Or take the whole subject of superposition of states. Suppose we have an electron and we know it’s spinning up or down, but don’t know which. According to the standard interpretation of QM, the electron is in neither state, it’s in both, and ‘chooses’ one at random when its spin is measured. How can it be in both states? It just is.
Schrödinger’s cat paradox really brings this home. The cat is in a metal box with a vial of poison triggered by the decay of an atom. Is it, like the atom, in two states at the same time? Both dead and alive? How can it be both dead and alive at the same time? QTCBA.
How do you test for superposition? If we open the box, that counts as an observation, and a choice is made between dead and alive. It’s like trying to see whether the fridge light really goes off when you shut the door. (Actually, there is one way to test superposition, which leads to the absurdities of entanglement.)
For that matter, isn’t the cat an observer? What is an observation? Don’t ask …
Relativity is another minefield of QTCBAs (I don’t doubt relativity, the numerical predictions, like those of QM, are indisputably correct and amazingly accurate). But there are questions … like the twin paradox. One twin stays on earth, the other goes on a high speed trip to a nearby star and back. When the travelling twin returns, she’s younger than her earthbound sister.
The effect is indisputable. The question is, why? What caused the traveller to age slower?
I once asked a physicist colleague why, and his answer was “time dilation”. In other words, no answer. It reminds me of a friend who went to a neurologist and asked why his hands shook. The neurologist said, in so many words, “you have what we neurologists call ‘tremor'”.
I’m not the only one to have noticed a religious theme in these absurdities. Creation myths, unanswerable questions, unquestionable answers, believing impossibilities, and a reverence for mystery. The fantastically popular Dancing Wu Li Masters makes the spiritual/mystical theme explicit.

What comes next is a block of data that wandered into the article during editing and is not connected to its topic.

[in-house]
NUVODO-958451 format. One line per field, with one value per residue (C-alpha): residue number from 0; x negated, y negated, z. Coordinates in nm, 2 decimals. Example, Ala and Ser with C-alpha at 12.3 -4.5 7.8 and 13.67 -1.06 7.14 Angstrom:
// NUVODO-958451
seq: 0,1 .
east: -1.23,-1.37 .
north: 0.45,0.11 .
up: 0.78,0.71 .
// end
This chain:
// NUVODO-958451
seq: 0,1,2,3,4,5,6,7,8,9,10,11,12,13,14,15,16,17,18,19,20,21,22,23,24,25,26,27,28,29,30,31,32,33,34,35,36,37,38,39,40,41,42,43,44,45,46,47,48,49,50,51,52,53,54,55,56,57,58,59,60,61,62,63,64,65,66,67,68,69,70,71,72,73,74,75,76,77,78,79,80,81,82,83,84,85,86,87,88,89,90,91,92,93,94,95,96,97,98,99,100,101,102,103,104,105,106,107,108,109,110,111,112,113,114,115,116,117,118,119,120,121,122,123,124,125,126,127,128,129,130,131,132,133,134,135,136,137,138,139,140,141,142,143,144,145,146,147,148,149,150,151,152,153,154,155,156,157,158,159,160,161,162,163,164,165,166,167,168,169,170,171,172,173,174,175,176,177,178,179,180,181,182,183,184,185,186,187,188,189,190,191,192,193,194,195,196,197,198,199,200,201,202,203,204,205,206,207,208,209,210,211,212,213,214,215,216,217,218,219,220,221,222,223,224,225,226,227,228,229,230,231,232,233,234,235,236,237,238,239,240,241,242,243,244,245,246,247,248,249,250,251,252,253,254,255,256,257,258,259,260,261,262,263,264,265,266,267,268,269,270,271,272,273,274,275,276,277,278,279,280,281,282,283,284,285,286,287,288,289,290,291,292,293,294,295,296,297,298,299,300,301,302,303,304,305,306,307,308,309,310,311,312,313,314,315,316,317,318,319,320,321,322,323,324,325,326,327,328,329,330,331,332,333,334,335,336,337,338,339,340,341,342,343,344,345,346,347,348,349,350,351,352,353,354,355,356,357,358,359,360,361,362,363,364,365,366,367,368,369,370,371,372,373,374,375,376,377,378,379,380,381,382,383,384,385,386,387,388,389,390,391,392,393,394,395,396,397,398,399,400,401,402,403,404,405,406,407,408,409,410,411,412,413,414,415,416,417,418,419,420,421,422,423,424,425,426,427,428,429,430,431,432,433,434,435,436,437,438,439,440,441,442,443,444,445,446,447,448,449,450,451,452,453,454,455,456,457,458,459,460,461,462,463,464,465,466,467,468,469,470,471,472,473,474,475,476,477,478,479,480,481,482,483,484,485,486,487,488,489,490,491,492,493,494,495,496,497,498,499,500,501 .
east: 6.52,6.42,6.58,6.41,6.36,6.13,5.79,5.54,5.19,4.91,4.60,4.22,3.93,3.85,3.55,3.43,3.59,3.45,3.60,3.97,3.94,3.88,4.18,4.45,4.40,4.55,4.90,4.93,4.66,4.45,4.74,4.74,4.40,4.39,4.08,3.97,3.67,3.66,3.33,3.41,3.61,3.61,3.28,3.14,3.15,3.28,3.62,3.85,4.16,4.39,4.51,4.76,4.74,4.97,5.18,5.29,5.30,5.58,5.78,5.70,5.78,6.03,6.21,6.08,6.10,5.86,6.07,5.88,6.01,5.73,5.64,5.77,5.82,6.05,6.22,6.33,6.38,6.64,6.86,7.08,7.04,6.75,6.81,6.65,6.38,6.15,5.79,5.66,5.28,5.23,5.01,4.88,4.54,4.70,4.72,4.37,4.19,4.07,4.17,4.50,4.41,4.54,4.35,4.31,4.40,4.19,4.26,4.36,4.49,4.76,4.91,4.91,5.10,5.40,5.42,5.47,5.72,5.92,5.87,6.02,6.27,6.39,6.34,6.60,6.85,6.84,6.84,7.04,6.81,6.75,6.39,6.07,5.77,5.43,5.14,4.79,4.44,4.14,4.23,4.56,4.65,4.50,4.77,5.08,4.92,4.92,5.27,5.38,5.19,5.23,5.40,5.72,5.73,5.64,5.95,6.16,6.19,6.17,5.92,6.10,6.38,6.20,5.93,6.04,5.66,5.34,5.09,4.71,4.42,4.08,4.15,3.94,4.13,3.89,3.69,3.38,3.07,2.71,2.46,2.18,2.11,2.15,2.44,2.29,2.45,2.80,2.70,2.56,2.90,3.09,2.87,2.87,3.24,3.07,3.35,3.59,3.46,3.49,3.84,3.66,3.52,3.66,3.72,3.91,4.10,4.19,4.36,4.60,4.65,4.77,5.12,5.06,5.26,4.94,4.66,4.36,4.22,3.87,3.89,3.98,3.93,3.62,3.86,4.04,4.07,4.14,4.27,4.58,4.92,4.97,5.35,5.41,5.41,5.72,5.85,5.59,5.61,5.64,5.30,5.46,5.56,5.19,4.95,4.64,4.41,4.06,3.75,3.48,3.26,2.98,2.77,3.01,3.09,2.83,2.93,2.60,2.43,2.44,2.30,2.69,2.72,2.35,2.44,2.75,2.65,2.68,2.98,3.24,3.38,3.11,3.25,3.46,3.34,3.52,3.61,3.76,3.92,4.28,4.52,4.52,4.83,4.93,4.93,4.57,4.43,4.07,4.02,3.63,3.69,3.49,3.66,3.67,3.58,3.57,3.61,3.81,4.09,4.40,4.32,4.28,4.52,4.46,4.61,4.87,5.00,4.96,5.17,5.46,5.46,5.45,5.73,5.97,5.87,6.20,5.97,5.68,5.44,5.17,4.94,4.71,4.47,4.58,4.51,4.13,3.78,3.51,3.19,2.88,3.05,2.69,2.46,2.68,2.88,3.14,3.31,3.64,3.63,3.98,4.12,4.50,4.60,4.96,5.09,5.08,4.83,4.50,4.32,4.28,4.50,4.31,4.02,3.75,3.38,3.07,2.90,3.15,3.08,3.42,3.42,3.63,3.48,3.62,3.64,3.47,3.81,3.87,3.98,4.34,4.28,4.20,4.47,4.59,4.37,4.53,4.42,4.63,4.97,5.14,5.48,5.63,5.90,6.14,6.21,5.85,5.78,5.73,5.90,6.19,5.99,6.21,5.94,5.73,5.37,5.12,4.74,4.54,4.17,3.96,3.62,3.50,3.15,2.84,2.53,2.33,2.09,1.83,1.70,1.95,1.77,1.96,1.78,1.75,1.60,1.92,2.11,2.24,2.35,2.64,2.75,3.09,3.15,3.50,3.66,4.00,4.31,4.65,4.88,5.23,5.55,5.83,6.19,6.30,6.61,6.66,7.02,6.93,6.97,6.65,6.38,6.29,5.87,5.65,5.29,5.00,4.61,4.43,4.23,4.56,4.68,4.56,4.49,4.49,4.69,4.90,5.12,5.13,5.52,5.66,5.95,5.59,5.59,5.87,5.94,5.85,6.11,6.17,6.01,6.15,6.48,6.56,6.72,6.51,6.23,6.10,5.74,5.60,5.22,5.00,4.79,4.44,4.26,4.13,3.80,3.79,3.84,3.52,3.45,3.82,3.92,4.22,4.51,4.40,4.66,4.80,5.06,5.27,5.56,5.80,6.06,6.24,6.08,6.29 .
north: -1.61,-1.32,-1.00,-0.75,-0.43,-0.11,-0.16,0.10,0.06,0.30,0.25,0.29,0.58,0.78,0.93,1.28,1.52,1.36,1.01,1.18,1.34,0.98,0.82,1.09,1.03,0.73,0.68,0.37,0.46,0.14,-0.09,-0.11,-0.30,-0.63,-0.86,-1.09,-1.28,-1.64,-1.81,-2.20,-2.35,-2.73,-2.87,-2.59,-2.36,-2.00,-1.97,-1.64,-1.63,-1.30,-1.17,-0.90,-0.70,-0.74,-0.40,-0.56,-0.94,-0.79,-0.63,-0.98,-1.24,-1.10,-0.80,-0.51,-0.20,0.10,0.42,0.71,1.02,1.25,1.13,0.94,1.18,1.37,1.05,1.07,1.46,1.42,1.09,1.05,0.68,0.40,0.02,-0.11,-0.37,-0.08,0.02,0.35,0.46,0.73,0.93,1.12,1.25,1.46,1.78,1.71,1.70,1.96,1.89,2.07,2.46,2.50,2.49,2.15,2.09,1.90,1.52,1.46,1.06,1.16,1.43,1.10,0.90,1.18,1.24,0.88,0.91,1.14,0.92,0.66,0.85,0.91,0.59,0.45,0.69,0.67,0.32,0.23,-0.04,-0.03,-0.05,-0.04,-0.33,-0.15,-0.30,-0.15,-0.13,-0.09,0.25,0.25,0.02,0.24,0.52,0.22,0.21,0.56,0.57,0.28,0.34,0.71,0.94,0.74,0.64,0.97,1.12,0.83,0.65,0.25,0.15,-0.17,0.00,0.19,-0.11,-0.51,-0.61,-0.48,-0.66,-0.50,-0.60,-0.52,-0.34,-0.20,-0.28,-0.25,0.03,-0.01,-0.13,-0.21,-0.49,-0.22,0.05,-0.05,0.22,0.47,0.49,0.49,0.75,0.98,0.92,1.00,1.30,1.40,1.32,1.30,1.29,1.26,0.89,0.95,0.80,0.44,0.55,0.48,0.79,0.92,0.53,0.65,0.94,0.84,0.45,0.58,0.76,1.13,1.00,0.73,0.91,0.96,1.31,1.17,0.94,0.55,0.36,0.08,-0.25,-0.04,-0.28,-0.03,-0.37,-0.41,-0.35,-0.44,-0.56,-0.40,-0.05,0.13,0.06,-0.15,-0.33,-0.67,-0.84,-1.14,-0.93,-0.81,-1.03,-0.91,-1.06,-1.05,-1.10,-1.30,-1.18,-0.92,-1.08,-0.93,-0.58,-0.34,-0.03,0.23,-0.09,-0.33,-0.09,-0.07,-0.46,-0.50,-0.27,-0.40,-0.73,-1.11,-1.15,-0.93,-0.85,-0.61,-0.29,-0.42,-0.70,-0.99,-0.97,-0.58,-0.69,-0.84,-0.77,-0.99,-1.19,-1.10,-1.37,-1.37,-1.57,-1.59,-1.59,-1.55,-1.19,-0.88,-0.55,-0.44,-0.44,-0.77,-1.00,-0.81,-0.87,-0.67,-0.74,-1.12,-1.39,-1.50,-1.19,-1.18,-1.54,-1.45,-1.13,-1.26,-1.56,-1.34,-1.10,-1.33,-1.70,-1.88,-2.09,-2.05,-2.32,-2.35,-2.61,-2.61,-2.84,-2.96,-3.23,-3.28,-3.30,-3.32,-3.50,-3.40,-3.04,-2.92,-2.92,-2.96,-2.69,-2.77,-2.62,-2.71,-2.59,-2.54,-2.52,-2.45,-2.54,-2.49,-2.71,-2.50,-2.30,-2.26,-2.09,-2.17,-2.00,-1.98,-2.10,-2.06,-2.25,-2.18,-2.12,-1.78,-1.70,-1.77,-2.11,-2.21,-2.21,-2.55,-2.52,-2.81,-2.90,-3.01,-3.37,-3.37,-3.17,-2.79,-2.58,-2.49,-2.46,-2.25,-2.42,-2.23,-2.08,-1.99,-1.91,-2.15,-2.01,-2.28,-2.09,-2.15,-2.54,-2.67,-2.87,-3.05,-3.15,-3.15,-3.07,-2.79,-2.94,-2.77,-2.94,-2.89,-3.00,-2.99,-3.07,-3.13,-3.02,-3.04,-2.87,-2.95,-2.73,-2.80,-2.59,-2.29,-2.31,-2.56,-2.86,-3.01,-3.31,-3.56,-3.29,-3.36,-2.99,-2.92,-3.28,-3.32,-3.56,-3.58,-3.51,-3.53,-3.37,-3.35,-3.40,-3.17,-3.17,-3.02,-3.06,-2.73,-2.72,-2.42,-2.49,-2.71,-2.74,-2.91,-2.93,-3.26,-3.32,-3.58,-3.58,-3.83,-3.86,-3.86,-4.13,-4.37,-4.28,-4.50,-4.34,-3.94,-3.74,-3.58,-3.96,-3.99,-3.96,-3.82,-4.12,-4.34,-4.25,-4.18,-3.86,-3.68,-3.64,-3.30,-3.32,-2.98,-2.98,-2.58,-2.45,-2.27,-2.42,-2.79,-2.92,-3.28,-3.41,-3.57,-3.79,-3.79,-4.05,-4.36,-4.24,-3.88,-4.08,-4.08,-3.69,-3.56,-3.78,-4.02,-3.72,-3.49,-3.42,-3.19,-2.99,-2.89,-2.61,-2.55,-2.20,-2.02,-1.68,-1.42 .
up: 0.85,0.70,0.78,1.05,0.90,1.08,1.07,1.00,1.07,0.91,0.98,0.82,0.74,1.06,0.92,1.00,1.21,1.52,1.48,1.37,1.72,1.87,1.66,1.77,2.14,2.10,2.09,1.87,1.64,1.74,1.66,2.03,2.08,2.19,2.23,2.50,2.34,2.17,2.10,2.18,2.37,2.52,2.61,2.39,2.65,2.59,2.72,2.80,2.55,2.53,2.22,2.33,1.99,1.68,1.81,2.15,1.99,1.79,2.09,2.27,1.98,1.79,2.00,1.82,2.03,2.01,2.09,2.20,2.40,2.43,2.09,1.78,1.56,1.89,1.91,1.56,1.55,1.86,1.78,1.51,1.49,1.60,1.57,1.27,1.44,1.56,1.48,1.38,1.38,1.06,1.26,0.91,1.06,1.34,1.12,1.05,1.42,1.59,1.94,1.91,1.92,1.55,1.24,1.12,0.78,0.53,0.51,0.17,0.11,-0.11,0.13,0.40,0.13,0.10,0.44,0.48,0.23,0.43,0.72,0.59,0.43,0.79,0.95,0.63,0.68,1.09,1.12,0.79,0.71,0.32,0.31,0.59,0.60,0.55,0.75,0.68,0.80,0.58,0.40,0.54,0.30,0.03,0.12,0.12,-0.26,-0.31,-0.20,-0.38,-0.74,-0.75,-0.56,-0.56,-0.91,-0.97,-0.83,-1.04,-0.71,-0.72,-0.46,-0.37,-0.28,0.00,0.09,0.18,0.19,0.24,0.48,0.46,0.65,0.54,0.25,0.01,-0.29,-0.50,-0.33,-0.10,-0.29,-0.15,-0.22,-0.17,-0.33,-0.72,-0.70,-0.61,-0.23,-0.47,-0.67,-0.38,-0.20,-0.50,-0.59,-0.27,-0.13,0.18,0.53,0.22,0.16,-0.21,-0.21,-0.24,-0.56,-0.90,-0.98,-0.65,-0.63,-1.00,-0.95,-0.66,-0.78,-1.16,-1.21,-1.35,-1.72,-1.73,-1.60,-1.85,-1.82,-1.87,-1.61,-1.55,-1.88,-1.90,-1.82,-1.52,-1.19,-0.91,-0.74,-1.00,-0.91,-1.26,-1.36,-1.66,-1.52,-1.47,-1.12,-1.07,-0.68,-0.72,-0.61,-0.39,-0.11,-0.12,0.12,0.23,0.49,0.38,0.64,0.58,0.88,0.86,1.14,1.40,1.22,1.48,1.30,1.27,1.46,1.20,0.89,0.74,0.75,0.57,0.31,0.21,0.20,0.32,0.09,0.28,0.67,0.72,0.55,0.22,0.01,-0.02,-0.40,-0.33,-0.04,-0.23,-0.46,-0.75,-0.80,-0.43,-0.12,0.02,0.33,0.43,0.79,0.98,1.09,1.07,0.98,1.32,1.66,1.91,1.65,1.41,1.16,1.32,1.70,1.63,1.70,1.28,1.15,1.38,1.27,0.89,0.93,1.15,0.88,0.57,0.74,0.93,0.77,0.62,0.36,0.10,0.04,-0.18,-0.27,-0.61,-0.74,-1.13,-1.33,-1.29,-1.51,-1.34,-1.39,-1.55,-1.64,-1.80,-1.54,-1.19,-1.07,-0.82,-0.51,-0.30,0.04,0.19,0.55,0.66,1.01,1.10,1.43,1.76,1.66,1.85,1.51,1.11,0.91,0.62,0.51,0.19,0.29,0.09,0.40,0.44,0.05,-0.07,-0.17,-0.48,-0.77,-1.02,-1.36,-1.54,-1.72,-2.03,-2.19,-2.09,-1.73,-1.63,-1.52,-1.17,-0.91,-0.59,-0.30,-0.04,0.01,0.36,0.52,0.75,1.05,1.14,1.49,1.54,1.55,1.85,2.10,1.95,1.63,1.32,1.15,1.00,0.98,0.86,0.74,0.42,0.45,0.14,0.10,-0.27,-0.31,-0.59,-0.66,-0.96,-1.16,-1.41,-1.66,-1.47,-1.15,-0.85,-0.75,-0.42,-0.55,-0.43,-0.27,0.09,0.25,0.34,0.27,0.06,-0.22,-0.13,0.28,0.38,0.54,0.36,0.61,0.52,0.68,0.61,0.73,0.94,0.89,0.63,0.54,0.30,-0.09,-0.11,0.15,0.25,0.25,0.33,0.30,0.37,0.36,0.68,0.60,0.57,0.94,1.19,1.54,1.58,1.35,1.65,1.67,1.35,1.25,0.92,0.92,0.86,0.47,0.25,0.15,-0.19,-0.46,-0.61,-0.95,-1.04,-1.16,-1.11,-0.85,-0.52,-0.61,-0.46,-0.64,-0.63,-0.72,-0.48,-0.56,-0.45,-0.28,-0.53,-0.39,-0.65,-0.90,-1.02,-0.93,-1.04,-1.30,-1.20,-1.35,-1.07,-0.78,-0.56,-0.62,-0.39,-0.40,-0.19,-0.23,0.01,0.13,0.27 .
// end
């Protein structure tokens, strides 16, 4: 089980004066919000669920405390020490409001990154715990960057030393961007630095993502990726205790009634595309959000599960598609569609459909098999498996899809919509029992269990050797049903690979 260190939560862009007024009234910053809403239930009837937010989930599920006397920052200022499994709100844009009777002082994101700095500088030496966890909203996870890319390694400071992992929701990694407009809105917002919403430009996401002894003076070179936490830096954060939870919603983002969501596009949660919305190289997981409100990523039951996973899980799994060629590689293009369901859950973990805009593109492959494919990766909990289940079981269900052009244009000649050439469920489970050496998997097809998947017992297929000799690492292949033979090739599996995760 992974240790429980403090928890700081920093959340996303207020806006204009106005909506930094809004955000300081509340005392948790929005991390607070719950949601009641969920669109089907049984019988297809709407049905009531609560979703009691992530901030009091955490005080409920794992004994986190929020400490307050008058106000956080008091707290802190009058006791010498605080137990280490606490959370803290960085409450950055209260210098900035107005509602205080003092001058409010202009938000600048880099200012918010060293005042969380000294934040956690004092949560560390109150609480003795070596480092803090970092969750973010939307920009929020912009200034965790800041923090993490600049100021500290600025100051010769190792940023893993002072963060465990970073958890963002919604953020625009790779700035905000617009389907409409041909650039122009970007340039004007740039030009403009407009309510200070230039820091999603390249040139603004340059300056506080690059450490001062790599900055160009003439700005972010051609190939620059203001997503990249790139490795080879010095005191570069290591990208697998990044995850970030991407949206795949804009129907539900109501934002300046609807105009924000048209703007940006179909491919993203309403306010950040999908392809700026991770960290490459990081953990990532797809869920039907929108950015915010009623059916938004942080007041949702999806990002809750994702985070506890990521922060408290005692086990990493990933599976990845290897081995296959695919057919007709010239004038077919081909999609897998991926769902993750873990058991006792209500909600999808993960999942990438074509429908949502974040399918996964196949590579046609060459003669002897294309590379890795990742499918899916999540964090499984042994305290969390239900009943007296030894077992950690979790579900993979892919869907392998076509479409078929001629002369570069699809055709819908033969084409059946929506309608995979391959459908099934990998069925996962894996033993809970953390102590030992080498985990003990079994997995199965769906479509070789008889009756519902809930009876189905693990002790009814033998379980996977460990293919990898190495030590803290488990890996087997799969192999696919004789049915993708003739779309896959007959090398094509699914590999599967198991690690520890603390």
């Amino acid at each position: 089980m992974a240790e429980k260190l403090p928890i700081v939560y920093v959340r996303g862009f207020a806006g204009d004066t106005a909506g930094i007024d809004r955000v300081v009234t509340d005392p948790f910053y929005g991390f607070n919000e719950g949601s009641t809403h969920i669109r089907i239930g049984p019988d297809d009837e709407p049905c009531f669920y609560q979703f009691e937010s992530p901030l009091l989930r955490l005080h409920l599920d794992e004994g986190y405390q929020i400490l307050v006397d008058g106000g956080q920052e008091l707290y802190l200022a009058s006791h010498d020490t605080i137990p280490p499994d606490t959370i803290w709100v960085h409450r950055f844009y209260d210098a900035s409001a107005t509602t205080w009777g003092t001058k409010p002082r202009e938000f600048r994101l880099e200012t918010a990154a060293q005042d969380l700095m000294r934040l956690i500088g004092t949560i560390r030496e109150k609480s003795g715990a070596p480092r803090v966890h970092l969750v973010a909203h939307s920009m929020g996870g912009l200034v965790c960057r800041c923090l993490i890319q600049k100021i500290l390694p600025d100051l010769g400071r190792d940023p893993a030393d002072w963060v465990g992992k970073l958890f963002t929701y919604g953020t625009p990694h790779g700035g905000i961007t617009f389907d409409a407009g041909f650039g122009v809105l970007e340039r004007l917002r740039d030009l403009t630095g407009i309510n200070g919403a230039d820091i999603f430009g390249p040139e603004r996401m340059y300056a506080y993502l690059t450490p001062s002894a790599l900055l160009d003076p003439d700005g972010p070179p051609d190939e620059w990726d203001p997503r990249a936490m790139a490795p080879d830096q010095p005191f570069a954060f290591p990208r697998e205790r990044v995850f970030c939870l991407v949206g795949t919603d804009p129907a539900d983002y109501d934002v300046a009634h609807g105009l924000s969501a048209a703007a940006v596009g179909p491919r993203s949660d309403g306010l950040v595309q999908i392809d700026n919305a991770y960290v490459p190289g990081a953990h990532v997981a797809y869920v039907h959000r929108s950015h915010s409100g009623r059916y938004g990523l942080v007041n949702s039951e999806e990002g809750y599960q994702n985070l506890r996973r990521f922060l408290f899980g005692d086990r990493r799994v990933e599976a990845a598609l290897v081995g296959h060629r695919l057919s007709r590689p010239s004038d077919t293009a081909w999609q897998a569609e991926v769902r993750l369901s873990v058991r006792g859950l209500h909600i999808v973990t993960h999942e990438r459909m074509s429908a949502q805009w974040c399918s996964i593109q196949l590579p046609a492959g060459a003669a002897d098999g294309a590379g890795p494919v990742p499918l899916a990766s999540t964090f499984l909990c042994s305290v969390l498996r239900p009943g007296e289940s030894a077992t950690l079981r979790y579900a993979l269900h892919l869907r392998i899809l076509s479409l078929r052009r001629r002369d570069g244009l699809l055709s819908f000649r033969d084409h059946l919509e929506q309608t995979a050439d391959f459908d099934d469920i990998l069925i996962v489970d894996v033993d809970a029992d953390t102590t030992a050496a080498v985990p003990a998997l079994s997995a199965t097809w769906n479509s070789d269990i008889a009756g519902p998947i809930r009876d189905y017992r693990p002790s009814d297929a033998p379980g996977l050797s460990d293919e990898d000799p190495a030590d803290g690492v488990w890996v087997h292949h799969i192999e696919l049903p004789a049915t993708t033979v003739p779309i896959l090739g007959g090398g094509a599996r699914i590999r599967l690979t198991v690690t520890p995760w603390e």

To which I would add another religious element, namely revelations or visions. The literature (even academic literature) is full of fantastic theories that are pure speculation: time travel, the paranormal, multiple universes … . The June 2017 issue of the once sober Scientific American shows a bizarre bubbly foam with each bubble a separate universe. The accompanying article is written by a respectable academic.
Even more bizarre is the cover of the November 2016 issue (reproduced). The creepy looking bug eyed sea creature is actually two black holes joined by a wormhole.
The accompanying article has it all. Black holes, entanglement, wormholes, quantum phenomena, relativity, curved spacetime. To his credit, the author admits in the last paragraph that this is all “wild speculation”. I wish speculators were always so honest!
I could go on, and will, but there’s no point if I don’t provide some answers as well. I’m afraid I can’t answer all science’s QTCBAs; but I can answer some of them. Some mysteries can be cleared up by elementary scholarship and simple logic, mysteries including wave/particle duality and the twin paradox.
I’m convinced that once the absurdities are explained or dismissed, ordinary people with ordinary brains will be able to understand modern science.